They say a picture is worth a thousand words. In the case of Hall of Fame broadcaster Bob Miller, a thousand words paint a mighty worthwhile picture.
Hired by the Los Angeles Kings in 1973 to replace the departed Roy Storey, Miller has been the Kings’ play-by-play broadcaster for the past 41 years. I’ll say it again: forty-one years. To put it in historical perspective, Miller has been working for the Kings since before Richard Nixon resigned the presidency, before the Iran hostage crisis, even before disco sprang into being. Except for possibly a few checkered coats and pairs of bell-bottom pants, Bob’s focus was squarely on hockey, not pop culture.
Miller worked his magic in spite of some really bad Kings teams
During much of Bob Miller’s tenure, the Kings just weren’t a good hockey team. Initially, there was promise, as the team finished .500 or better during his first four seasons, even earning 105 points in 1974-75 — a franchise record to this day. However, despite the advent of the Triple Crown Line in 1979, the 80s saw mostly poor hockey coming out of Los Angeles. A noteworthy exception was 1982’s “Miracle on Manchester” game three (and ultimately, the series) victory over the heavily-favored Edmonton Oilers.
1988, of course, was the year of the trade, which eventually led to the Kings’ first Finals appearance in 1993. Immediately after that, though, the team returned once again to its flailing ways. Other than an uptick during the late 90s/early 2000s, the franchise remained grounded until the current Dean Lombardi era, where in a stunningly short period of time, Los Angeles has gone from also-ran to possible dynasty in the making.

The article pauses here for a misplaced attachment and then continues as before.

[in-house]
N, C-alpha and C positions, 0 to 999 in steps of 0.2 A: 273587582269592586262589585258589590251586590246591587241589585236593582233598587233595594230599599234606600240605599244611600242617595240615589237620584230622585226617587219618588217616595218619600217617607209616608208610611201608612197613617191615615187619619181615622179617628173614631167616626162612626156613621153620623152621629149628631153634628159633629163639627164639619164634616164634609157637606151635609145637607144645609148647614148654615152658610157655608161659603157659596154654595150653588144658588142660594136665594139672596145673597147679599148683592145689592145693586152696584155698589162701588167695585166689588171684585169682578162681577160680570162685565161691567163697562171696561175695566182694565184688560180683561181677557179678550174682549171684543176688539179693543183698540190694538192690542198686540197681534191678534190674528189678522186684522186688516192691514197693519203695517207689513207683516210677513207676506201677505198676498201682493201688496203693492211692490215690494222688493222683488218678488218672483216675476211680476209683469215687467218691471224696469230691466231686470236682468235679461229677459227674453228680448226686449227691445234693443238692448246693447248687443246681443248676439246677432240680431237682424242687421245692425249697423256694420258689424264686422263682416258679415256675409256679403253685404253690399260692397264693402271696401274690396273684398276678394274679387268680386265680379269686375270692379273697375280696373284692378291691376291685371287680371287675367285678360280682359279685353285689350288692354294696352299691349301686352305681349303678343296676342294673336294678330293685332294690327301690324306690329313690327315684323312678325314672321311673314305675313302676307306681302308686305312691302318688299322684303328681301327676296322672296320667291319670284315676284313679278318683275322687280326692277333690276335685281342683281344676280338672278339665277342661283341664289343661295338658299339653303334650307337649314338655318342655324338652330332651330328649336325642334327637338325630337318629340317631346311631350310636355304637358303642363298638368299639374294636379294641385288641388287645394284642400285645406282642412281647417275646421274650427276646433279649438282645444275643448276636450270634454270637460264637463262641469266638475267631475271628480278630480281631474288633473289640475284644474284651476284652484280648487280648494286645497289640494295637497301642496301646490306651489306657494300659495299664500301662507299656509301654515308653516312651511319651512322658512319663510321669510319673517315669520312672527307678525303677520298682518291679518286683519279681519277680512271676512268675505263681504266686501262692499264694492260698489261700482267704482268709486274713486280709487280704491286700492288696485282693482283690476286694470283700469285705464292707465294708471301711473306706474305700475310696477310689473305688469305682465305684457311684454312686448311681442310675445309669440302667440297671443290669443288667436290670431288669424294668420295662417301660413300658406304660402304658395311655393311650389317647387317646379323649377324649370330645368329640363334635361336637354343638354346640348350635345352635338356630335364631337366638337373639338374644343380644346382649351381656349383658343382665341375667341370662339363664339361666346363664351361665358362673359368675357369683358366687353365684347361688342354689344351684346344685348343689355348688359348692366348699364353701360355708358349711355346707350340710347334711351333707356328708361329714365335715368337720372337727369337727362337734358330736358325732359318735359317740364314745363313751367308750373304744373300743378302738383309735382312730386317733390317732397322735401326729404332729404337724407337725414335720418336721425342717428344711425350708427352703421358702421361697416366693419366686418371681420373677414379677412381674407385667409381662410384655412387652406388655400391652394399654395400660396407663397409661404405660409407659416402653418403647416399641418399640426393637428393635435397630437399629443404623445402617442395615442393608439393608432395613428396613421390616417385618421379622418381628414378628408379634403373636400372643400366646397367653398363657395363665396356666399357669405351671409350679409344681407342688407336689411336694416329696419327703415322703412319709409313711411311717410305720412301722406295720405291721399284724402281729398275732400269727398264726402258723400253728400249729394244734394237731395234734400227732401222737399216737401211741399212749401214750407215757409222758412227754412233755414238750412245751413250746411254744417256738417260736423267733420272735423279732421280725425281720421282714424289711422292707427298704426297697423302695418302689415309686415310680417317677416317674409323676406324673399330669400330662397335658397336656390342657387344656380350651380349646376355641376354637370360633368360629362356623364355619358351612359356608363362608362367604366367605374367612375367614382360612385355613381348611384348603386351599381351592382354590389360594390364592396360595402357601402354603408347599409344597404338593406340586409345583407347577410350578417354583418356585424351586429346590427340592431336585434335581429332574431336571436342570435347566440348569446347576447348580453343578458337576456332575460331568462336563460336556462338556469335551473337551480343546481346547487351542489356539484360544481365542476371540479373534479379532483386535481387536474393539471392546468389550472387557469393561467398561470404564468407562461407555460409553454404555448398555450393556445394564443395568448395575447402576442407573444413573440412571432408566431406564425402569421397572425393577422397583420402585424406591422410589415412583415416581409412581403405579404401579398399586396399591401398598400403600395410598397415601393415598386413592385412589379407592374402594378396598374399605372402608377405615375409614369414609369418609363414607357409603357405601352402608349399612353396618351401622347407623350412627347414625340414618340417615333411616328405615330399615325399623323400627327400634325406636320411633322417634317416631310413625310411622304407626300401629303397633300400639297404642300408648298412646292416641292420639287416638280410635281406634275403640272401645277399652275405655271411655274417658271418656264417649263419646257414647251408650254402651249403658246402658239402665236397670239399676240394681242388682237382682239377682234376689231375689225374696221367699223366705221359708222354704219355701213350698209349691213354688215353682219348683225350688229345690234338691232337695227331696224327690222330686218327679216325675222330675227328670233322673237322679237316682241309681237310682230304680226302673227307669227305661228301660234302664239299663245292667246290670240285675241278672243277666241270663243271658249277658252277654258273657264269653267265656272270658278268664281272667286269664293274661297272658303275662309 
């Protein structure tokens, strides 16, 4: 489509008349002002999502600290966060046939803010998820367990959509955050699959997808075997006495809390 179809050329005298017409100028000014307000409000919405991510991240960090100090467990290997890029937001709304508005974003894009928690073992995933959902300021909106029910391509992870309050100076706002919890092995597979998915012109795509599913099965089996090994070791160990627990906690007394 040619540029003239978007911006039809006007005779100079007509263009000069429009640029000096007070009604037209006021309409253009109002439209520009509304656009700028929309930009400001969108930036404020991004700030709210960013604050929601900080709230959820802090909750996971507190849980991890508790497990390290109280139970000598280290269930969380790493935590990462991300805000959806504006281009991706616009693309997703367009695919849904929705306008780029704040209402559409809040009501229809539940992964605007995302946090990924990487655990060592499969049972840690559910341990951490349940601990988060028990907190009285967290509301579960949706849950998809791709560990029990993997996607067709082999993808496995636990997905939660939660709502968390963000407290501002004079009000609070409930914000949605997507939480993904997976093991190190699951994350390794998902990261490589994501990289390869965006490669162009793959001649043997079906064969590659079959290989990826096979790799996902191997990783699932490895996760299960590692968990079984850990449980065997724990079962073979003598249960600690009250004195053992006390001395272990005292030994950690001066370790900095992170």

Miller has a mantle filled with awards
Bob Miller is truly a living legend of hockey, and not just in Los Angeles. In 2000, he was bestowed the Foster Hewitt Memorial Award by the Hockey Hall of Fame which gives the award “in recognition of members of the radio and television industry who made outstanding contributions to their profession and the game during their career in hockey broadcasting.” He has subsequently been inducted into the Wisconsin Hockey Hall of Fame, the Southern California Sports Broadcasters Hall of Fame, and the Los Angeles Kings Hall of Fame.
In 2006, Miller received a star on the Hollywood Walk of Fame, on the same block as Bing Crosby, Charlie Chaplin, Hanna-Barbara Productions, Milton Berle and B.B. King. Fittingly, it is a mere four stars away from legendary Lakers broadcaster Chick Hearn, who was instrumental in getting Miller the job. In his own words:
“They asked me where I would like it to be and I said I would like it to be as close to Chick Hearn as possible because he was instrumental in getting me this job. Chick recommended me twice for the job. In 1972, I didn’t get it but the second time I did. He was a dear friend, a great broadcaster, a Hall-of-Famer and I wanted to be as close as possible. So they got me four stars away from Chick.”
My brief experience with Bob Miller
I’m proud to say that I’ve met Bob Miller. Last January, I flew to Los Angeles to cover the Stadium Series game between the Kings and the Ducks. It was a tremendous experience, made even more so by being introduced to Bob the day before the game. He shook my hand, looked me squarely in the eyes and patiently listened to me stammer out how honored I was to meet him. That was no line — I used to listen to Kings games on my red transistor radio back when I was a kid living in L.A. in the mid-1970s. I felt as if I were in the presence of royalty. From a broadcasting and hockey perspective, I was.